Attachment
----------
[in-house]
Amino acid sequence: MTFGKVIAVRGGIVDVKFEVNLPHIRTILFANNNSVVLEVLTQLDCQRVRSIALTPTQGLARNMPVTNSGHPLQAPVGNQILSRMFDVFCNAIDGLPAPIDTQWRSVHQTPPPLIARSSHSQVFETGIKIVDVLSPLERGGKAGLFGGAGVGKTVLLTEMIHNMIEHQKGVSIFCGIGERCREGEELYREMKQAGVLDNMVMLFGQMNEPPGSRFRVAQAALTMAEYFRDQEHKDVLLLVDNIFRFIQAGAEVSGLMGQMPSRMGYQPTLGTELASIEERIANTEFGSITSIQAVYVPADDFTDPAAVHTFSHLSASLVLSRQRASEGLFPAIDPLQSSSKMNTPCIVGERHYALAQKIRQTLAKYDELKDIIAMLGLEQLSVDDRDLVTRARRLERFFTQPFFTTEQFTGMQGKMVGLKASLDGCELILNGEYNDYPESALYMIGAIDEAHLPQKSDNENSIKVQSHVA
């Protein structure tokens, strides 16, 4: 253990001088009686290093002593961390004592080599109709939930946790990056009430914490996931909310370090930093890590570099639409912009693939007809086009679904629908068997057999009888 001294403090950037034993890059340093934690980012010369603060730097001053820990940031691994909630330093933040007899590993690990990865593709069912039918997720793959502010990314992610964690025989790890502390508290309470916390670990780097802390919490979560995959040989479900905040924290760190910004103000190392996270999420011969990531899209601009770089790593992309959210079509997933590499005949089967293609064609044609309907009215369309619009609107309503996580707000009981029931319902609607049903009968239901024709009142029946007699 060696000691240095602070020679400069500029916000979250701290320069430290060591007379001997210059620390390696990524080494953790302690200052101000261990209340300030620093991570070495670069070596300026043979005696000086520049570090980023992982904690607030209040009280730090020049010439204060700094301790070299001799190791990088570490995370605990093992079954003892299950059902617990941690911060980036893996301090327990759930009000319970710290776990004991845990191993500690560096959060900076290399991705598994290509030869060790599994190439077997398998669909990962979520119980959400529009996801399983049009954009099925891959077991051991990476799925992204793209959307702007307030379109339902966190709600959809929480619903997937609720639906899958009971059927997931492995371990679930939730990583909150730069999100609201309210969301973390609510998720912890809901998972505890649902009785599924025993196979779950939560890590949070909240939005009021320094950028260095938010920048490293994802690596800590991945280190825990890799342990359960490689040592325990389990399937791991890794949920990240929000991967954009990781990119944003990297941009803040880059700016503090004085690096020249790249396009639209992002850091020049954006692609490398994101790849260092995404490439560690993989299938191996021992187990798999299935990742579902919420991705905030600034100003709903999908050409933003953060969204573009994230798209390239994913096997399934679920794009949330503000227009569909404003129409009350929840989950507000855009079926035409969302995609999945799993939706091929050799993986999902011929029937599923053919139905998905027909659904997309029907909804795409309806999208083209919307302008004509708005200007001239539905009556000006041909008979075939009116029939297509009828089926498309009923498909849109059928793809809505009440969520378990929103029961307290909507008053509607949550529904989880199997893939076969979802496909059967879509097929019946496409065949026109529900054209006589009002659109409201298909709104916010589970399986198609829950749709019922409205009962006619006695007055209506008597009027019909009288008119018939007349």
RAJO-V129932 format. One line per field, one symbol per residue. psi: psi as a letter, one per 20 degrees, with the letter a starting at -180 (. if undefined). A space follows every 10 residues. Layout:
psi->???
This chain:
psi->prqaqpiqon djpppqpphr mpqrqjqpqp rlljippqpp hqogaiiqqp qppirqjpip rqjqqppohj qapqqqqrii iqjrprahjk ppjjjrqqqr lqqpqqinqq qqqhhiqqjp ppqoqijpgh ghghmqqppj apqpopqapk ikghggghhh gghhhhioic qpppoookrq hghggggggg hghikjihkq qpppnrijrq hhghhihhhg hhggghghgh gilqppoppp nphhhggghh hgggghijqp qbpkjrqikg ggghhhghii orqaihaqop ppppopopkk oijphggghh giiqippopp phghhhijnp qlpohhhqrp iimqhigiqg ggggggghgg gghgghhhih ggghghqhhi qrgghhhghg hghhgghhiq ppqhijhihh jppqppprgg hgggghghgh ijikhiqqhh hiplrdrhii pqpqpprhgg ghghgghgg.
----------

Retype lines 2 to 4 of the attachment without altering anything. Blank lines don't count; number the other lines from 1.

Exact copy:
Amino acid sequence: MTFGKVIAVRGGIVDVKFEVNLPHIRTILFANNNSVVLEVLTQLDCQRVRSIALTPTQGLARNMPVTNSGHPLQAPVGNQILSRMFDVFCNAIDGLPAPIDTQWRSVHQTPPPLIARSSHSQVFETGIKIVDVLSPLERGGKAGLFGGAGVGKTVLLTEMIHNMIEHQKGVSIFCGIGERCREGEELYREMKQAGVLDNMVMLFGQMNEPPGSRFRVAQAALTMAEYFRDQEHKDVLLLVDNIFRFIQAGAEVSGLMGQMPSRMGYQPTLGTELASIEERIANTEFGSITSIQAVYVPADDFTDPAAVHTFSHLSASLVLSRQRASEGLFPAIDPLQSSSKMNTPCIVGERHYALAQKIRQTLAKYDELKDIIAMLGLEQLSVDDRDLVTRARRLERFFTQPFFTTEQFTGMQGKMVGLKASLDGCELILNGEYNDYPESALYMIGAIDEAHLPQKSDNENSIKVQSHVA
């Protein structure tokens, strides 16, 4: 253990001088009686290093002593961390004592080599109709939930946790990056009430914490996931909310370090930093890590570099639409912009693939007809086009679904629908068997057999009888 001294403090950037034993890059340093934690980012010369603060730097001053820990940031691994909630330093933040007899590993690990990865593709069912039918997720793959502010990314992610964690025989790890502390508290309470916390670990780097802390919490979560995959040989479900905040924290760190910004103000190392996270999420011969990531899209601009770089790593992309959210079509997933590499005949089967293609064609044609309907009215369309619009609107309503996580707000009981029931319902609607049903009968239901024709009142029946007699 060696000691240095602070020679400069500029916000979250701290320069430290060591007379001997210059620390390696990524080494953790302690200052101000261990209340300030620093991570070495670069070596300026043979005696000086520049570090980023992982904690607030209040009280730090020049010439204060700094301790070299001799190791990088570490995370605990093992079954003892299950059902617990941690911060980036893996301090327990759930009000319970710290776990004991845990191993500690560096959060900076290399991705598994290509030869060790599994190439077997398998669909990962979520119980959400529009996801399983049009954009099925891959077991051991990476799925992204793209959307702007307030379109339902966190709600959809929480619903997937609720639906899958009971059927997931492995371990679930939730990583909150730069999100609201309210969301973390609510998720912890809901998972505890649902009785599924025993196979779950939560890590949070909240939005009021320094950028260095938010920048490293994802690596800590991945280190825990890799342990359960490689040592325990389990399937791991890794949920990240929000991967954009990781990119944003990297941009803040880059700016503090004085690096020249790249396009639209992002850091020049954006692609490398994101790849260092995404490439560690993989299938191996021992187990798999299935990742579902919420991705905030600034100003709903999908050409933003953060969204573009994230798209390239994913096997399934679920794009949330503000227009569909404003129409009350929840989950507000855009079926035409969302995609999945799993939706091929050799993986999902011929029937599923053919139905998905027909659904997309029907909804795409309806999208083209919307302008004509708005200007001239539905009556000006041909008979075939009116029939297509009828089926498309009923498909849109059928793809809505009440969520378990929103029961307290909507008053509607949550529904989880199997893939076969979802496909059967879509097929019946496409065949026109529900054209006589009002659109409201298909709104916010589970399986198609829950749709019922409205009962006619006695007055209506008597009027019909009288008119018939007349």
RAJO-V129932 format. One line per field, one symbol per residue. psi: psi as a letter, one per 20 degrees, with the letter a starting at -180 (. if undefined). A space follows every 10 residues. Layout: